The association between the risk of NPC and the consumption of food items such as salted fish, smoked fish, smoked meat, preserved vegetables, and rusip/chincalup was not found to be statistically significant (Table 2). In addition, the consumption frequencies of smoked fish, smoked meat, preserved vegetables, and rusip/chincalup were similar between patients and controls (P = 0.082, 0.538, 0.061, and 0.866, respectively) (Table 1).

Traditional preserved foods, such as salted fish (OR = 2.21, 95% CI 1.18–4.16), salted meat (OR = 2.56, 95% CI 1.18–5.52), and preserved vegetables (OR = 2.15, 95% CI 1.12–4.16), that were consumed during the weaning period were significantly related to an increased NPC risk. The unknown values of weaning information were similar between the patients and controls (Table 2). Other food items consumed during the weaning period, such as breast milk (P = 0.259), porridge (P = 0.177), and canned food (P = 0.051), were not significantly associated with NPC risk. Similarly, no association was found between the practice of pre-chewing food and the risk of NPC (P = 0.053).

In the multivariate model, the participants who smoked tobacco and those who had ever smoked and consumed salted vegetables at least once a week were significantly associated with increased risks of NPC (OR = 4.50, 95% CI 2.58–7.86; OR = 2.52, 95% CI 1.54–4.12; and OR = 4.18, 95% CI 1.69–10.38, respectively, after adjusting for education level) (Table 3). No interaction effects were found in the model. Moreover, the food items consumed during the weaning period that were significantly associated with the risk of NPC (salted fish, salted meat, and preserved vegetables) in the univariate analysis were not statistically significant in the multivariate analysis (Table 3).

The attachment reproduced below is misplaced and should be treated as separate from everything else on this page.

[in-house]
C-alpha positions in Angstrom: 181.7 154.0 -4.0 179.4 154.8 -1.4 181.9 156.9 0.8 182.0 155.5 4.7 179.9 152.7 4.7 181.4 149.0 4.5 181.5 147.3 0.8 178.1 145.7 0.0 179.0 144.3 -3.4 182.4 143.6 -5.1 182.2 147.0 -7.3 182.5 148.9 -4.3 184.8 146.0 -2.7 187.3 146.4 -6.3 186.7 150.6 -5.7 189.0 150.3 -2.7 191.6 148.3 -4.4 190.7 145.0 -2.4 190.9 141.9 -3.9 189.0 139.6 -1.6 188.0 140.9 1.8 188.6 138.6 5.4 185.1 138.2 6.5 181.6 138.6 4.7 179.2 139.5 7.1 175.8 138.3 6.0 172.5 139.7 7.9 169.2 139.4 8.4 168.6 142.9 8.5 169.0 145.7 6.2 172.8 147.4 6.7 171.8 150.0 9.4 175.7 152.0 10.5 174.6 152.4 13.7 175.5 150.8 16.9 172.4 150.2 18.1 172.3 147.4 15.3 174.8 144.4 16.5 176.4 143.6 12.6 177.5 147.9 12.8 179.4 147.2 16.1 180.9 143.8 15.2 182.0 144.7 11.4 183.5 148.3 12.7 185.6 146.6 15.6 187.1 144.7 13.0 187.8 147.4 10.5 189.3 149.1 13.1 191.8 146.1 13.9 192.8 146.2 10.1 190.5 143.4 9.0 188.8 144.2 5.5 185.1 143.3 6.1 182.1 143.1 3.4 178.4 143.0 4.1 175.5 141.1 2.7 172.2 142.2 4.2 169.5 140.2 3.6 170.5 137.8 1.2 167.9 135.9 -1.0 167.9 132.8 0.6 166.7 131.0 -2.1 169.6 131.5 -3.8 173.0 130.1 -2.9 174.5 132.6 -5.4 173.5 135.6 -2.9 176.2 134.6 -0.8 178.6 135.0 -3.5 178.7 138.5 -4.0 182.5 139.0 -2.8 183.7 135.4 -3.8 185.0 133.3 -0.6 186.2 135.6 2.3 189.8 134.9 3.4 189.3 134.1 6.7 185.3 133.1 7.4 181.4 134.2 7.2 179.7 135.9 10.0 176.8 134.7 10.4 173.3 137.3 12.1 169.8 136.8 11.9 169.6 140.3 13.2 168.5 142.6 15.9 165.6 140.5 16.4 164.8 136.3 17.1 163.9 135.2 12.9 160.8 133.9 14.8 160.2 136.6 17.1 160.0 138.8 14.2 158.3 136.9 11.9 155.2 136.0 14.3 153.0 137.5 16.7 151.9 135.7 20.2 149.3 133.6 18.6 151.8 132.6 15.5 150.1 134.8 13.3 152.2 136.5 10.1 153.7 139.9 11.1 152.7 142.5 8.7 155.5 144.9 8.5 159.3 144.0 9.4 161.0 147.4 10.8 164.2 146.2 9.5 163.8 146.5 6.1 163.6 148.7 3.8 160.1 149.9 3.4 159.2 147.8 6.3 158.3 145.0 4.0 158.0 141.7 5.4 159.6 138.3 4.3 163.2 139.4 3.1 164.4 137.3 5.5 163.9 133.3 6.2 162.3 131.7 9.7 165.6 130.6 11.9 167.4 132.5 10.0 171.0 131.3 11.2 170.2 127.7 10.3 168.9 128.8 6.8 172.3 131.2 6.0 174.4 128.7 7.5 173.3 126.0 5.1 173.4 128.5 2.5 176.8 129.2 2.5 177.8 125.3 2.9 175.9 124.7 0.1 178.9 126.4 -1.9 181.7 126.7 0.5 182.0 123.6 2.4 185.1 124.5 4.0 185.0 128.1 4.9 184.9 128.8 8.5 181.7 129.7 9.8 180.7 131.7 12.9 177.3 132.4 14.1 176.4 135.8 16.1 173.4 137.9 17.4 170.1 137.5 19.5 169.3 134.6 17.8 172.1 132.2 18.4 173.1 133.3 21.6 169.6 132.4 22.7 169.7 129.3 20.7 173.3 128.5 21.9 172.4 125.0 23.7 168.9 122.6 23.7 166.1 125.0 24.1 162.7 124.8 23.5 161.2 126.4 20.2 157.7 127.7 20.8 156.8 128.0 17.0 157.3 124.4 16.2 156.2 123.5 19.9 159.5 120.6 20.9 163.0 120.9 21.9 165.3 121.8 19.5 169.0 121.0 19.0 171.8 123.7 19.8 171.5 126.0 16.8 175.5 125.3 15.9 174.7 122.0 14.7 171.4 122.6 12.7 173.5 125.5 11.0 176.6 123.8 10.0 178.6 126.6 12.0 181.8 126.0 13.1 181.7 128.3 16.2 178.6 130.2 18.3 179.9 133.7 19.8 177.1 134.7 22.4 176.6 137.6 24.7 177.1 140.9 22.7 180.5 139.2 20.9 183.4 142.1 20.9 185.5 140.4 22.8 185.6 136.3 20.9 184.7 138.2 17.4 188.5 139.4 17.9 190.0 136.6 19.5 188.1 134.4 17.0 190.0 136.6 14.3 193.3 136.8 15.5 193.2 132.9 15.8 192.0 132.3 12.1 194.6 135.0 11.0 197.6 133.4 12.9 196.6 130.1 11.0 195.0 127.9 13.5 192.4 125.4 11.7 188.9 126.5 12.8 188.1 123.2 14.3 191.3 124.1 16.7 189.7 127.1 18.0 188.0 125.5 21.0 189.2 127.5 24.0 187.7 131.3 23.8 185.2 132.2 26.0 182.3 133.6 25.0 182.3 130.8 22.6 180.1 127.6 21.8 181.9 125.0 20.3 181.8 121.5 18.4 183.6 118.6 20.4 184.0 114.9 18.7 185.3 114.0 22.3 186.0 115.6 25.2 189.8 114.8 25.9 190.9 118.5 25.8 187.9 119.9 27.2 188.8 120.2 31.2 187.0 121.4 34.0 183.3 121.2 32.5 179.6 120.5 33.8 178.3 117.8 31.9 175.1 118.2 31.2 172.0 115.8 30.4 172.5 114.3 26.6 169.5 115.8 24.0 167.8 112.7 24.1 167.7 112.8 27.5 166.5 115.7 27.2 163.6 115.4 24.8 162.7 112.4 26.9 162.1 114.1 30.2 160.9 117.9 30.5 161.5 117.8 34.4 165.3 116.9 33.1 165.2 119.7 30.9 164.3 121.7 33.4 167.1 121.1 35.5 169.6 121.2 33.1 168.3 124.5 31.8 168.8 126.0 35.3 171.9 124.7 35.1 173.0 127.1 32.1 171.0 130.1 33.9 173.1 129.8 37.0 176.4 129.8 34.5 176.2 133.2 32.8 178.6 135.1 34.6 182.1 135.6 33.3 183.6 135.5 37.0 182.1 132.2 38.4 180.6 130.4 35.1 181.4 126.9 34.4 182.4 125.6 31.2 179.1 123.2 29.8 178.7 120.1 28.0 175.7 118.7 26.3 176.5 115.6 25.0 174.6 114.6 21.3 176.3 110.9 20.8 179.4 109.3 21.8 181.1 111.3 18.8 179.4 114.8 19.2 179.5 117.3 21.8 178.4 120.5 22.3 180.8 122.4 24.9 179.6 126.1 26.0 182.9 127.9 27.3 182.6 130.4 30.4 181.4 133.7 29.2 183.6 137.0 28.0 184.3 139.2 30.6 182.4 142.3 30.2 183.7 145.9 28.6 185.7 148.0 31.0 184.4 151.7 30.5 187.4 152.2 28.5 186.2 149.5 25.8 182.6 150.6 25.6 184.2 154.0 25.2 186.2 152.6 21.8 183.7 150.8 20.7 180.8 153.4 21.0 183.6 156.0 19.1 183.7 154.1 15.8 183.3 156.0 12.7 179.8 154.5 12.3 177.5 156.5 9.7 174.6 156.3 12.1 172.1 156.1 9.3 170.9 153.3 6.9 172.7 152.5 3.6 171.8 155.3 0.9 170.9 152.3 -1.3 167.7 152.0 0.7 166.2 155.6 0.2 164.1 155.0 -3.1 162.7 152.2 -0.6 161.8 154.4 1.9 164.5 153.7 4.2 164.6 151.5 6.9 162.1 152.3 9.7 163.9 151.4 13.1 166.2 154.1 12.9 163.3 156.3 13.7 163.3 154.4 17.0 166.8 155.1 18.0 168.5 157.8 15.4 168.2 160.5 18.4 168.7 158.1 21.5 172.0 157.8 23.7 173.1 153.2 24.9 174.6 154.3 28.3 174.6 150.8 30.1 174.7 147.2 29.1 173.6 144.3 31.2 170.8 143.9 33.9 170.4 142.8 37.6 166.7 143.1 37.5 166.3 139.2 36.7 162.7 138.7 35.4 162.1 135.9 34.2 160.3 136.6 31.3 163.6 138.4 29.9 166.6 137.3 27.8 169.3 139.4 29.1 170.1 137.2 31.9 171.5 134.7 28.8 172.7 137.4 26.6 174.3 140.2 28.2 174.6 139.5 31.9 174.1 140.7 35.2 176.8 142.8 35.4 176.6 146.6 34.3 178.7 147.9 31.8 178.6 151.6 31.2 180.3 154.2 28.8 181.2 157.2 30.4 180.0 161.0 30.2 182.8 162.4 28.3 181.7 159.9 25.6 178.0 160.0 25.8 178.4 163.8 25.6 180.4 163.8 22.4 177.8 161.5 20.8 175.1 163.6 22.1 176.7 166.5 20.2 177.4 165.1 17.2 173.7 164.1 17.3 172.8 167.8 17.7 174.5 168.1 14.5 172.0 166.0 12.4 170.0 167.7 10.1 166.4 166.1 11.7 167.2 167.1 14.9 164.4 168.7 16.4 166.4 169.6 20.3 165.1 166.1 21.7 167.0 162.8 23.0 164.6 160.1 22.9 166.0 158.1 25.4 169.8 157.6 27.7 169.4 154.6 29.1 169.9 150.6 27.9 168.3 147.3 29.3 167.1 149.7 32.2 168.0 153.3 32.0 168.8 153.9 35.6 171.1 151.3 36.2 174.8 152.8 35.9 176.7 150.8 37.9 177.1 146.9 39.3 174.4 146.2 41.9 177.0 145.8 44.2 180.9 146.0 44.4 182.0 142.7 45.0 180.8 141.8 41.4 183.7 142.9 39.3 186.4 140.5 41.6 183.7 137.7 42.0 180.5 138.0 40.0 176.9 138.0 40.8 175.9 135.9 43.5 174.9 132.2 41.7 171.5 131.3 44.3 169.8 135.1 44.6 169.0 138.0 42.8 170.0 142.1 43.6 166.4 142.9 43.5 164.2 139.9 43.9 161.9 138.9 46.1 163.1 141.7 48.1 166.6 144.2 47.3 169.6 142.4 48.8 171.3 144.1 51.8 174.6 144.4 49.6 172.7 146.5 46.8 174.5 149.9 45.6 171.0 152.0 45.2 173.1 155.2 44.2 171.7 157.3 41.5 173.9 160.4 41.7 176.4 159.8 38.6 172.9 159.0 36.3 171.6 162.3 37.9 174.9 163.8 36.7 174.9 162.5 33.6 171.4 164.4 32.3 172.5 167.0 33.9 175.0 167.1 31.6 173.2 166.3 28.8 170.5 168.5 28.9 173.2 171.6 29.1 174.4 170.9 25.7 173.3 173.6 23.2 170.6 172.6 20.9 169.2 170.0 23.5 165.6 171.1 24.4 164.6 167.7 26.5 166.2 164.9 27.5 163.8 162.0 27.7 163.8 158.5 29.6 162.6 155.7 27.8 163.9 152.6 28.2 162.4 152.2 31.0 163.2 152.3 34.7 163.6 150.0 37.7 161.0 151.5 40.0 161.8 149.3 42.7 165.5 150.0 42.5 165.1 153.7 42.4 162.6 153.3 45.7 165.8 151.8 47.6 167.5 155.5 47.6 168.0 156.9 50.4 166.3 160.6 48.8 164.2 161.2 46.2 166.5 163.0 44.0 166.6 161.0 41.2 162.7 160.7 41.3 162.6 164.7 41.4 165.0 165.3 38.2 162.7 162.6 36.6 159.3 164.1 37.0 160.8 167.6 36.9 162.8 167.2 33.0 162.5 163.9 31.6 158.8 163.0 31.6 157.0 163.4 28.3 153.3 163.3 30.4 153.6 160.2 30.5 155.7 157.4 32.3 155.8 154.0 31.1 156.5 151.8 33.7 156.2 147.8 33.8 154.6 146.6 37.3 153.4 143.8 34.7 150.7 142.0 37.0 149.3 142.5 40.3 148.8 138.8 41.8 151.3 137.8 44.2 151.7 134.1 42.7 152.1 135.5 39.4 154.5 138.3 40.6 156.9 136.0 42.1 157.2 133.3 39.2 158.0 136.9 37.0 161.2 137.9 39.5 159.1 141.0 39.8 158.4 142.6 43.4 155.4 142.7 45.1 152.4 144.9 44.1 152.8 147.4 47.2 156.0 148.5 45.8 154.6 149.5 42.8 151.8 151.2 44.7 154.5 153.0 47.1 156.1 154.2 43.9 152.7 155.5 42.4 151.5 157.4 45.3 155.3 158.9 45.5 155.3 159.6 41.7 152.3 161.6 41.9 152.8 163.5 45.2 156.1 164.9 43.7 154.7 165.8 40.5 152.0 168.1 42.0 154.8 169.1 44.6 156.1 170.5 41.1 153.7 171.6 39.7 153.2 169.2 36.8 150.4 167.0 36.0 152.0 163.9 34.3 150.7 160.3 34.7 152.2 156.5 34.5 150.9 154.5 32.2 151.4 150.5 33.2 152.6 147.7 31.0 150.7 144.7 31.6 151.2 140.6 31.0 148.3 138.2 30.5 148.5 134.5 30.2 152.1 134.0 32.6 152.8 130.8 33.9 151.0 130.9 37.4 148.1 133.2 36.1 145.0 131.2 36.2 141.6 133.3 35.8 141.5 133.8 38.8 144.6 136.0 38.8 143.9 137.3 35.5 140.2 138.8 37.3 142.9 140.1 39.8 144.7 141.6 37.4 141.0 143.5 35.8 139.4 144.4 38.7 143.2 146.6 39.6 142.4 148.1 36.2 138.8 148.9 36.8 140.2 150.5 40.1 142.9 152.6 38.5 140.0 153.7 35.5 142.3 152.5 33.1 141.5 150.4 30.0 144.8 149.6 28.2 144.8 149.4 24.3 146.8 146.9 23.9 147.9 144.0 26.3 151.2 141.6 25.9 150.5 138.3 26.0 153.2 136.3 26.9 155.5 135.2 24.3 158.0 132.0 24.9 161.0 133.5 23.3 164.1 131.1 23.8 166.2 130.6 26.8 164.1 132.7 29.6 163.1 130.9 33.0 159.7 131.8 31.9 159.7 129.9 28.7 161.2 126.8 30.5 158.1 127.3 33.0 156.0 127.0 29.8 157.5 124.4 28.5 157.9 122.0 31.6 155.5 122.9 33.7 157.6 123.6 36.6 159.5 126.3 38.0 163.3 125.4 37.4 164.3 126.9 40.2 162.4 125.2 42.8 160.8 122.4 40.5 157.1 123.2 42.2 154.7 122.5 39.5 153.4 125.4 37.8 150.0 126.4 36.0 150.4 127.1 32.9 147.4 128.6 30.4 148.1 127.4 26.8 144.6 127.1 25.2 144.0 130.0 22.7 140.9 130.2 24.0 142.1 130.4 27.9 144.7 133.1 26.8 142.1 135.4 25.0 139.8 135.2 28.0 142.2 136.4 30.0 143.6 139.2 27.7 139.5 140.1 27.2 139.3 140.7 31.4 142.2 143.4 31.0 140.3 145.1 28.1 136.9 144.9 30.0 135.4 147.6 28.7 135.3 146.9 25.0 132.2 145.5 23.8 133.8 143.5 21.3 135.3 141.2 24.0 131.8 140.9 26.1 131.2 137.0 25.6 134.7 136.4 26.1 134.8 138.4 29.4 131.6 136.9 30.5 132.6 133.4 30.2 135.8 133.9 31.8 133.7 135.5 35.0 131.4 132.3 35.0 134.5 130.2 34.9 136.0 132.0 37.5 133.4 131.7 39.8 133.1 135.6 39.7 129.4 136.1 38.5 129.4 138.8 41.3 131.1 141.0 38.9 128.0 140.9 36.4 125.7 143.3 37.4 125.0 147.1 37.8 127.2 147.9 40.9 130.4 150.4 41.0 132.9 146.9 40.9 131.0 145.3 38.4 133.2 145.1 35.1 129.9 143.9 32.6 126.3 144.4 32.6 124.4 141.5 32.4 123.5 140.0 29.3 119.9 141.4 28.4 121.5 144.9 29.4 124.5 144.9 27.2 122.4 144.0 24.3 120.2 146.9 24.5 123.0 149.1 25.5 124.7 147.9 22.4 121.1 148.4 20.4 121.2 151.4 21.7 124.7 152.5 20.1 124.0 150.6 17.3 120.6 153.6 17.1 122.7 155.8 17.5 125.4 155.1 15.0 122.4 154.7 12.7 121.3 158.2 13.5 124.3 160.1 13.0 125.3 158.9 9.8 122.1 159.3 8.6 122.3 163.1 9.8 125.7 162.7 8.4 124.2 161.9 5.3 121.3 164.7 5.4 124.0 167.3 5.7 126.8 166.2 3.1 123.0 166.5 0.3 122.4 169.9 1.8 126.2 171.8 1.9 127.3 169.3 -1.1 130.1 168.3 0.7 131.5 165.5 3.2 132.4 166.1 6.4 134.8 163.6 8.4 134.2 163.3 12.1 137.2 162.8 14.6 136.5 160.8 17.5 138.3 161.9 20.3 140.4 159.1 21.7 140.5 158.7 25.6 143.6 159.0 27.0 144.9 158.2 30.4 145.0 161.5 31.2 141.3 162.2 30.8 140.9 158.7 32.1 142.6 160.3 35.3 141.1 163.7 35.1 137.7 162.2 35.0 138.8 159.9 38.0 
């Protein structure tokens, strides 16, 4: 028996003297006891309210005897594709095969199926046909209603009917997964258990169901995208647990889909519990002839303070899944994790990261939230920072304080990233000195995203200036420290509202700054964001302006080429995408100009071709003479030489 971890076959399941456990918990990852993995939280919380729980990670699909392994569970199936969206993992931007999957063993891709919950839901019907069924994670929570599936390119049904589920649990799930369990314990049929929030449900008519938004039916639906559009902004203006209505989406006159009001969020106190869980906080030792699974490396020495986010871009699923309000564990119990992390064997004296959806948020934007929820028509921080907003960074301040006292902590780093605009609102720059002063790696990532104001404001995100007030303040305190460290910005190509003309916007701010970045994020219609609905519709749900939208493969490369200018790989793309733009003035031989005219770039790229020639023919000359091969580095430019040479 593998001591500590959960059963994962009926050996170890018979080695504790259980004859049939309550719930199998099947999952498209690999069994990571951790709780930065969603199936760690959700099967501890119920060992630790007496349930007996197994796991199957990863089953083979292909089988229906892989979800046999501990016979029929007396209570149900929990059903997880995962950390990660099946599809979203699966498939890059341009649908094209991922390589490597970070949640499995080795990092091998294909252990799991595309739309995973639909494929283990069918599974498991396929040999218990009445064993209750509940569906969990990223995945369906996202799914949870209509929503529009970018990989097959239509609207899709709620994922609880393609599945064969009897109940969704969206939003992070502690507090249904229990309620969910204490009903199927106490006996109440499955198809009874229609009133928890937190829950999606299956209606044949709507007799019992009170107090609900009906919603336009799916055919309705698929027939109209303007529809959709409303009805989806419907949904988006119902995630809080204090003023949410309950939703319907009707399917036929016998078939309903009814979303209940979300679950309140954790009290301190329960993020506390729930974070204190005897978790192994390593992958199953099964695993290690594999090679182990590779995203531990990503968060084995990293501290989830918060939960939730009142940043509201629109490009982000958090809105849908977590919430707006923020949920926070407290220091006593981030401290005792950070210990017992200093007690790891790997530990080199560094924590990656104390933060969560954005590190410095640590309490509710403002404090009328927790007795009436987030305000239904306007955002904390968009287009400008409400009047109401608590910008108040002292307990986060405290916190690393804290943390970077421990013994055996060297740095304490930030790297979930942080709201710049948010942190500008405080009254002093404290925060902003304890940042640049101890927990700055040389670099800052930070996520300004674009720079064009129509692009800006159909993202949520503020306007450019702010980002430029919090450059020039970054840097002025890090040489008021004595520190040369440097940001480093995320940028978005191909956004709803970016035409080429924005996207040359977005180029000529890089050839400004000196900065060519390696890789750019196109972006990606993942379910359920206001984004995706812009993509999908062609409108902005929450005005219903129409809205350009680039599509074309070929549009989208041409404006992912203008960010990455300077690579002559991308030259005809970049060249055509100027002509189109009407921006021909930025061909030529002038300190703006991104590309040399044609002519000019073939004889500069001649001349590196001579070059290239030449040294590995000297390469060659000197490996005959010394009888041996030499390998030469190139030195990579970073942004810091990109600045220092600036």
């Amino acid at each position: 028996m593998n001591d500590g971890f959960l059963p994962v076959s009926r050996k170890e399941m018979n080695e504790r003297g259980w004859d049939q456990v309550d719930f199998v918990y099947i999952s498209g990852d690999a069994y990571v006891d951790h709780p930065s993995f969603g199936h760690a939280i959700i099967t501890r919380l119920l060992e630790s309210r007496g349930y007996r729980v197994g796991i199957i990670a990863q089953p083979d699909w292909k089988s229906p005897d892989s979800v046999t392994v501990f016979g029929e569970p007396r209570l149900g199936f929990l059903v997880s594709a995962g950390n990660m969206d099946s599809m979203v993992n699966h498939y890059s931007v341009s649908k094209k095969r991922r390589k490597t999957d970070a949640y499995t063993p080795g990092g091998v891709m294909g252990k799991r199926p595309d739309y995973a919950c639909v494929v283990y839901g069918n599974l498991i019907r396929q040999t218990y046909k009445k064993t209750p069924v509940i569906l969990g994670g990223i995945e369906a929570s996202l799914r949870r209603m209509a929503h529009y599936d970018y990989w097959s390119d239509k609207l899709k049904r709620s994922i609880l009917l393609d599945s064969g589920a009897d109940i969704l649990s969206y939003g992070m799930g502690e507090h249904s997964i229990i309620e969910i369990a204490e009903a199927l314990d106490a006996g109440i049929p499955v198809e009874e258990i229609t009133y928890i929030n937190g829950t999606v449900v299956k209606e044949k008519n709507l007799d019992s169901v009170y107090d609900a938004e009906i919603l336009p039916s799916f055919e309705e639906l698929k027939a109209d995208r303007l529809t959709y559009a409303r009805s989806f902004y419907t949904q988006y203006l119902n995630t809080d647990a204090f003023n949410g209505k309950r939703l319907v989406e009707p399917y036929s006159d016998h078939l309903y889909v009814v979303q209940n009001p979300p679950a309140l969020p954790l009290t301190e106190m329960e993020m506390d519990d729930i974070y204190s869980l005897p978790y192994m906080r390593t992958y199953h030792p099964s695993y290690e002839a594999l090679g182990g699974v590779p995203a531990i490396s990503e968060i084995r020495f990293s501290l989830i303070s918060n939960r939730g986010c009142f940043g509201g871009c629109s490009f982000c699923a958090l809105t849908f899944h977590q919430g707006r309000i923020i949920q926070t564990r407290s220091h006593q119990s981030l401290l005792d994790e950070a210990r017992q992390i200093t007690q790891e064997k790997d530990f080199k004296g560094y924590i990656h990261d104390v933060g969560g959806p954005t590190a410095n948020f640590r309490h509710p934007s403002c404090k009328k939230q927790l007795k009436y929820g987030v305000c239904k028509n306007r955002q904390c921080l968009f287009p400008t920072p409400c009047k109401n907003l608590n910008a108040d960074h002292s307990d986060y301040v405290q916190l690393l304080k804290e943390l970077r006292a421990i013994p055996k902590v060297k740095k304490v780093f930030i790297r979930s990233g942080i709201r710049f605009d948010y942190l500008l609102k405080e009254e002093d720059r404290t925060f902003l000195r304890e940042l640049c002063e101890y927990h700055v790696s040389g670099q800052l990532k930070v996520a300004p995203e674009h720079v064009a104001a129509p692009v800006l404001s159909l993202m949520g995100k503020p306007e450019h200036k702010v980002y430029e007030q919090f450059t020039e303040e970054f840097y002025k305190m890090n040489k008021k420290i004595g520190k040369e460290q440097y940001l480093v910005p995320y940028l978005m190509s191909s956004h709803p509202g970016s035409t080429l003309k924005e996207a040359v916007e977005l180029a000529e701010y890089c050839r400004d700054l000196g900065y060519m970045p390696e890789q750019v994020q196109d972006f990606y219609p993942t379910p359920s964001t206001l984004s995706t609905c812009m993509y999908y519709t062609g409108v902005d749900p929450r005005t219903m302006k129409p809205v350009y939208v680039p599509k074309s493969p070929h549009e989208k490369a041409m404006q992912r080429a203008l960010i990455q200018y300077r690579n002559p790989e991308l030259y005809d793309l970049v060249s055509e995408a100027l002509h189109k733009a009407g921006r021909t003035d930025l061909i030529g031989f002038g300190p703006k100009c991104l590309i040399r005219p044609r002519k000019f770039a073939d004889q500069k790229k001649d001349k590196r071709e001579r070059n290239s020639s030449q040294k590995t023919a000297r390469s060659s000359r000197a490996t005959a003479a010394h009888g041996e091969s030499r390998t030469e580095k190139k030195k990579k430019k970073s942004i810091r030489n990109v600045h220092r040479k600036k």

Table 3

Analysis of the cases and the controls by multivariate conditional logistic regression

Variable

Adjusted ORa

95% CI

P value

Tobacco smoking

 Never

1

  

 Current

4.50

2.58–7.86

<0.001

 Former

2.52

1.54–4.12

<0.001

Salted vegetables

 Never/rarely

1

  

 Monthly

1.41

0.88–2.26

0.150

 Weekly/daily

4.18

1.69–10.38

0.002

OR odds ratio, CI confidence interval

a Adjusted for educational level of cases and controls

Discussion

In our study, we found that tobacco smoking (by both current and former smokers) was a statistically significant risk factor for developing NPC. Compared with never smokers, current smokers had four times the risk of developing NPC, and those who had ever smoked had double the risk. Studies conducted in Taiwan, China [5], in Thailand [6, 7], in Wuhan, China [8], in Shanghai, China [14], and in the United States [22] also found that smoking was a risk factor for NPC, although other studies in Singapore [17], Malaysia [33], Serbia [34], and China [35] found the association to be less clear but did suggest that the inhalation of passive smoke during childhood could affect the risk of developing NPC [34]. A recent meta-analysis found that ever smokers had a significantly higher risk of developing NPC than never smokers, but these associations were more relevant to squamous cell carcinoma and less relevant in undifferentiated carcinoma [27]. Since most patients in our study (80.0%) had undifferentiated carcinoma type of NPC, our results seem to suggest that exposure to tobacco smoke is equally relevant to undifferentiated carcinoma and the Singaporean population.

The literature offers several possible explanations regarding the carcinogenic mechanism. Tobacco smoke comes in direct contact with the nasopharynx and, therefore, might have direct action. However, it has also been proposed that tobacco is just one of many risk factors for NPC and may contain Epstein-Barr virus (EBV)-activating substances [26]. It is known that EBV infection is strongly associated with undifferentiated carcinoma, and in high-risk areas 95% of NPC patients have this type of carcinoma [27]. Several epidemiological studies have suggested that high concentrations of volatile nitrosamines are found in tobacco smoke [12], and these compounds were positively associated with cancer in other sites, such as the esophagus [36] and possibly the nasopharynx [12]. With regard to alcohol drinking, our results were similar to those of other studies, finding no strong association between alcohol drinking and NPC risk [46, 14, 17].